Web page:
I am grateful for the internet as it allows me to monopolise people’s attention for five or ten minutes every morning and no talking back. I suppose one day it will disappear in an EMP but until then I have an extremely small portion of the public eye or ear to remember what I said.

And to ignore it.

 

You Can Orgasm All You Want – I’m Busy

We often read about orgasms and many people have come to regard them as a good idea. Whole industries are devoted to providing them – to others and to ourselves. Not only producing them but documenting them and sharing pictures, written accounts, and sound recordings. For all I know there may be firms who sell smells, tastes, and electromagnetic auras of orgasms to a willing market.

But I am also reminded of a scurrilous little cartoon I once saw that showed four people standing around comparing the pleasures to be had from various sexual adventures. One claimed that one form of lovemaking was the best, another touted for an entirely opposite behaviour, and a third had a list of variations to recommend. The fourth was honest – saying none of the forms of sex were half as pleasurable as just taking a regular daily dump. Well, I did say it was scurrilous…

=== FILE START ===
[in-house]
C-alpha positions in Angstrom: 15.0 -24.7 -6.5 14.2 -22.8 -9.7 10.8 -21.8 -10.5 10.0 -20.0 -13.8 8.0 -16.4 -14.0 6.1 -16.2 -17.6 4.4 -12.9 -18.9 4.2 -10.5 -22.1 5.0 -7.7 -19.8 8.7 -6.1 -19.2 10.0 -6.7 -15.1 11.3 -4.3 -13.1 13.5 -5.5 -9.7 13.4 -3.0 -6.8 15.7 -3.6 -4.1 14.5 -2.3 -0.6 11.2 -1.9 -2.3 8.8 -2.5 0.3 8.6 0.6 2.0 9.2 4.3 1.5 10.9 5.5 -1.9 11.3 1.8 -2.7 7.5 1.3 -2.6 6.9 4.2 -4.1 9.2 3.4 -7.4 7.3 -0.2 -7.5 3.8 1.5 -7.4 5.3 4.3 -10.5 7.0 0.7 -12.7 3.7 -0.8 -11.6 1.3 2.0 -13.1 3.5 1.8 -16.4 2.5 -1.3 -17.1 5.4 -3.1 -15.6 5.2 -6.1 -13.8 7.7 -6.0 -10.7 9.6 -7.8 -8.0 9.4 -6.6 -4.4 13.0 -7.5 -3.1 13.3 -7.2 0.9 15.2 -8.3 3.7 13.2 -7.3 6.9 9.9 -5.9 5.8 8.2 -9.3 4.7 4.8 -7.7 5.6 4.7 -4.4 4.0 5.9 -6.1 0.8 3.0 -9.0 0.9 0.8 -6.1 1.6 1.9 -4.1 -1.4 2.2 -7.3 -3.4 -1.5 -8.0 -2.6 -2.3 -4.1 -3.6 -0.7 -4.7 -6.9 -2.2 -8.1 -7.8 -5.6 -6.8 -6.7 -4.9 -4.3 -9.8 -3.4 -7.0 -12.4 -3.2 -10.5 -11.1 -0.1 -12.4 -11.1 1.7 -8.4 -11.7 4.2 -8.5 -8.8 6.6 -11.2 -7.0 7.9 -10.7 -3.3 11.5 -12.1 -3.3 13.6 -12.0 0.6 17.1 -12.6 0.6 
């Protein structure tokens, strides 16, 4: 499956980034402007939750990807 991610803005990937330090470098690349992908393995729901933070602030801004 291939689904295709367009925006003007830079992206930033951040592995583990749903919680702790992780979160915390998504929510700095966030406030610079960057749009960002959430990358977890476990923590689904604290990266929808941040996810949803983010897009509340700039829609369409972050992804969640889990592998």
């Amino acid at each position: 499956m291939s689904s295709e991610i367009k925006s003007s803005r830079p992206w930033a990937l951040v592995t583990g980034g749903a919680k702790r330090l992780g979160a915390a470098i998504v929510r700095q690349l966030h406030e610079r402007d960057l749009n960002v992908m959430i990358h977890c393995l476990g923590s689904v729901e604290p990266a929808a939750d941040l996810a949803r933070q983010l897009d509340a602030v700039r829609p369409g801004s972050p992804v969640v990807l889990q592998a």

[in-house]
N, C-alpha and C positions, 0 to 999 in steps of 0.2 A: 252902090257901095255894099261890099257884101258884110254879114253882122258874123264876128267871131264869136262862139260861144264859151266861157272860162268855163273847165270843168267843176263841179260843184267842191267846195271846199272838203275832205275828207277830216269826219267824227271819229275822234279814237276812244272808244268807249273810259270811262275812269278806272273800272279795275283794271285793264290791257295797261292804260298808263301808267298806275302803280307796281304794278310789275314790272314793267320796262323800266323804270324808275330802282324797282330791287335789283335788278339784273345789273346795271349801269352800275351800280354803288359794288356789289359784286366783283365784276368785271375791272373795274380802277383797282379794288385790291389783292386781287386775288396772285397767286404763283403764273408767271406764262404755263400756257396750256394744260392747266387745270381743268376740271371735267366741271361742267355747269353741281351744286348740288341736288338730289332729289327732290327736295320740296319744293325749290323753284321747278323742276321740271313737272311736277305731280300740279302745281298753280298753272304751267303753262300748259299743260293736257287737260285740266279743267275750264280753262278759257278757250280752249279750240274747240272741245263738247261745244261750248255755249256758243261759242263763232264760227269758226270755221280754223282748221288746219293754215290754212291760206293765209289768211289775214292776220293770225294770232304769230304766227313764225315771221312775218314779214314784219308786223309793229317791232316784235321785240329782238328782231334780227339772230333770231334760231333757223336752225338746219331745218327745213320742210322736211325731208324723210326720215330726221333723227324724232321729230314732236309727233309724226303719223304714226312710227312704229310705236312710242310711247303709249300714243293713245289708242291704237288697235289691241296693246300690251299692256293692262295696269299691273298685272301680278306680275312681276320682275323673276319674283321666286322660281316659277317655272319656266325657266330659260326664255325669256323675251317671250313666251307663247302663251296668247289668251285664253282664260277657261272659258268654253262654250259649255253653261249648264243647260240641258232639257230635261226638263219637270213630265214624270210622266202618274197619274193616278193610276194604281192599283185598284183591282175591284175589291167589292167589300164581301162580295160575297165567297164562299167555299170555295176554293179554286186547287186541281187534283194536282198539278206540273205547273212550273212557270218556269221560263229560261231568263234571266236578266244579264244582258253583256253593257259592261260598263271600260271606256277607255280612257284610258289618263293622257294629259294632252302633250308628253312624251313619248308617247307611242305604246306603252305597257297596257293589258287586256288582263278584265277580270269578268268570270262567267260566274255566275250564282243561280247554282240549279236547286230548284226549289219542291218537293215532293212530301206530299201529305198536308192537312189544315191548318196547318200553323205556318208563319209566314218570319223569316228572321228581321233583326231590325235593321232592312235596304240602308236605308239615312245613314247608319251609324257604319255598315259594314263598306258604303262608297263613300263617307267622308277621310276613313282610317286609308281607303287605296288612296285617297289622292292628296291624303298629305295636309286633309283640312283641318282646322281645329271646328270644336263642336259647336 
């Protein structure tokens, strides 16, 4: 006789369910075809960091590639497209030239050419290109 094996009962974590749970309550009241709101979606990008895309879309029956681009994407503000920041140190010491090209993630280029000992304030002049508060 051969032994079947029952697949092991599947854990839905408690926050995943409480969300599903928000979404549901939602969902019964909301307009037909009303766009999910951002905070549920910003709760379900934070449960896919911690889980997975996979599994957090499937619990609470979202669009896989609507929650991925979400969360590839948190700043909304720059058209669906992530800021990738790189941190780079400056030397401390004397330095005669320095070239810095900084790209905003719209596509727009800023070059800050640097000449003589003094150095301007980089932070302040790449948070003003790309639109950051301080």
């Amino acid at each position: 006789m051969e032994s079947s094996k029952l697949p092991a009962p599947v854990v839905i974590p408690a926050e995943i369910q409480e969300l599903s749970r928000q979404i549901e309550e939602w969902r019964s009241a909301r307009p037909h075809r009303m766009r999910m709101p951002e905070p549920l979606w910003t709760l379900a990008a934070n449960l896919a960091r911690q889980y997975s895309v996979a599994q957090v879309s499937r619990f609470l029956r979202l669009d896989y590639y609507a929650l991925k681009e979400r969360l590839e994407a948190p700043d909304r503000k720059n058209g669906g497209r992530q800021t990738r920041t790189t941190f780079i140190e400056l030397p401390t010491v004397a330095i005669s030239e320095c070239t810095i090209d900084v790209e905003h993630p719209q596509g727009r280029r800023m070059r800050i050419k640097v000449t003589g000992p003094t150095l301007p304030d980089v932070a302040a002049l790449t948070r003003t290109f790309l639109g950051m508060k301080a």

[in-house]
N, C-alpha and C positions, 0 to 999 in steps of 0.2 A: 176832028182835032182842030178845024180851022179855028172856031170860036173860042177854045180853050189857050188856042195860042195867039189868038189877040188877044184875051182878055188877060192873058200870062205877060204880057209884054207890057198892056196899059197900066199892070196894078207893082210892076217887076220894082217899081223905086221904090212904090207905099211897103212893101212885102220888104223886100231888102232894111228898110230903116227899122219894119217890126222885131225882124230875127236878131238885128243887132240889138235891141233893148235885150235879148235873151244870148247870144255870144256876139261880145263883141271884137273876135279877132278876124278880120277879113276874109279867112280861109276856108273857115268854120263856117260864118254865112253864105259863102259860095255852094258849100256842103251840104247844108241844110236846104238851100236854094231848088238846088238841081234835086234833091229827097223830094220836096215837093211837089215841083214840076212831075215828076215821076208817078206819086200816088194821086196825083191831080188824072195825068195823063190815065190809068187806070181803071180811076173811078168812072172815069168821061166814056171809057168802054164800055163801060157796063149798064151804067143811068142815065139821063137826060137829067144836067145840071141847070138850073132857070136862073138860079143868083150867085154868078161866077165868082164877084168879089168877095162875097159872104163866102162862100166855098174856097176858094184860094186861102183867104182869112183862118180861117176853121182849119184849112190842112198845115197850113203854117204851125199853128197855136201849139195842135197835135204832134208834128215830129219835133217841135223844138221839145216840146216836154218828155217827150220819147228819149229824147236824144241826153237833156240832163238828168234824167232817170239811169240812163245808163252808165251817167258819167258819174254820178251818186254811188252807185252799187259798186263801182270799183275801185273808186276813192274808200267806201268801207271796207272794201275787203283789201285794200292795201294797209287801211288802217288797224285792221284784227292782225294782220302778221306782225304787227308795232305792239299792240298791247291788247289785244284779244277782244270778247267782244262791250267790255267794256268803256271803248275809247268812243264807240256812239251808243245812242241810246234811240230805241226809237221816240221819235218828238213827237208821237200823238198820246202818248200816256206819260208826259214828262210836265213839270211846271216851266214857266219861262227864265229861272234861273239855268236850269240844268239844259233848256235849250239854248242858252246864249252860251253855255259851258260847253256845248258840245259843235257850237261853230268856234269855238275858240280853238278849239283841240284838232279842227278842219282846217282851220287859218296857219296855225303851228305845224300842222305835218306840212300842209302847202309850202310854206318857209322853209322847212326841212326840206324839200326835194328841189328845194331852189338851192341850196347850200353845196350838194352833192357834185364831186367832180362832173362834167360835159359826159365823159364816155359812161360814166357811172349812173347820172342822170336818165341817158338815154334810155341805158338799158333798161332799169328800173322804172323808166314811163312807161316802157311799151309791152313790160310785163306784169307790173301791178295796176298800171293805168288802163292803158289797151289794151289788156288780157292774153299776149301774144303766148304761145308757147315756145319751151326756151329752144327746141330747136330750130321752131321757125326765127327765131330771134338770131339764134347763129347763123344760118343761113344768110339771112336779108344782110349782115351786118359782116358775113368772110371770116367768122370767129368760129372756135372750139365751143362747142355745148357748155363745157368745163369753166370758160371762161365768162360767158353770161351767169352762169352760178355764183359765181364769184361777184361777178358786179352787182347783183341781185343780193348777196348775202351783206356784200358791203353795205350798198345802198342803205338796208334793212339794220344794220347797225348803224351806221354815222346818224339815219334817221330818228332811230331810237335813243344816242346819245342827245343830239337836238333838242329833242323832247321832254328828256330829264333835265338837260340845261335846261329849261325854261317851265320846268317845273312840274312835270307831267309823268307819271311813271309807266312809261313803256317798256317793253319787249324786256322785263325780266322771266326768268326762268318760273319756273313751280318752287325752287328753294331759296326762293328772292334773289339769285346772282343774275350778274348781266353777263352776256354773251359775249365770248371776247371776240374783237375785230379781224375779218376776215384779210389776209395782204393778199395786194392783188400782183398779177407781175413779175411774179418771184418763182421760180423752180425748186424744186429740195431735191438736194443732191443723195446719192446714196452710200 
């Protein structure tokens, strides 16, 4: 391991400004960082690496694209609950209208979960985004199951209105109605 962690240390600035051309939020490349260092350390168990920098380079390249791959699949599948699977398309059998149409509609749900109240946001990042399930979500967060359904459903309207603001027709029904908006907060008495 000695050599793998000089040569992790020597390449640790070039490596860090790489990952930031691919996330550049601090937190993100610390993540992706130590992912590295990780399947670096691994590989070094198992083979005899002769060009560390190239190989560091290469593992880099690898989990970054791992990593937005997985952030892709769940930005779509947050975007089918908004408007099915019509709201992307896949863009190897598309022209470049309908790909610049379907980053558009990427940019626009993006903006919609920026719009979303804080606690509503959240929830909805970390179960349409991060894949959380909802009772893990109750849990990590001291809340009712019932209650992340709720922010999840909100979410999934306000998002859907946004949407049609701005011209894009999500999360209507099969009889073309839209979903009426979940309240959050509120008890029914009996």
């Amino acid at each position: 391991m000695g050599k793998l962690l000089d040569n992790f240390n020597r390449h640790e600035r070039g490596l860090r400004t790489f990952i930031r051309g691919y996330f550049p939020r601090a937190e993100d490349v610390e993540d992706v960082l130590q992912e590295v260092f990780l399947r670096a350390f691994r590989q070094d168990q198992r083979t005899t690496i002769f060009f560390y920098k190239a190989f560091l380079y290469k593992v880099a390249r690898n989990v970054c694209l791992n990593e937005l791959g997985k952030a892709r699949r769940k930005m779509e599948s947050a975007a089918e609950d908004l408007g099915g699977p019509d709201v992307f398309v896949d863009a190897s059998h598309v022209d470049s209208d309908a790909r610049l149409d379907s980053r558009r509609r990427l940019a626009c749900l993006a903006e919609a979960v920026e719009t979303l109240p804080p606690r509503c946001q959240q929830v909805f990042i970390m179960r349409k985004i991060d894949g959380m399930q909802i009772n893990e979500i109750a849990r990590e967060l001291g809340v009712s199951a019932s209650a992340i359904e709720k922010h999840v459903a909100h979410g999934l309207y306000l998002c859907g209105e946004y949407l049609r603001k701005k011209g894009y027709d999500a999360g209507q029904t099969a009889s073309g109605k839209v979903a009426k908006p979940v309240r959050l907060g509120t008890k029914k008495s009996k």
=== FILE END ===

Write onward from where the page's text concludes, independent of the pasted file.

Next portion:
But it was probably right for some people. And I suspect there are equal numbers of other activities that spark pleasure hidden pleasure…even if they do not support vast empires as they do it:

a. Picking your own vegetables and eating them raw in the garden.

b. Finally getting the car completely clean. LIke the afterglow of sex, this cleanliness lasts for only a very short period of time before the cat jumps on either the bonnet of the car or the bed.

c. Starting out with a burning desire to spend money on something and then discovering that you have all the necessary component parts to do it already  – for free. If you carry on to project completion and haven’t spent any money, you can lie there in the dark and chortle to yourself

d. Wearing old clothes while looking at the cost of new ones.

e. Finding a book that you have always wanted but have never seen in the shops. And it is on sale for 50¢ at the library…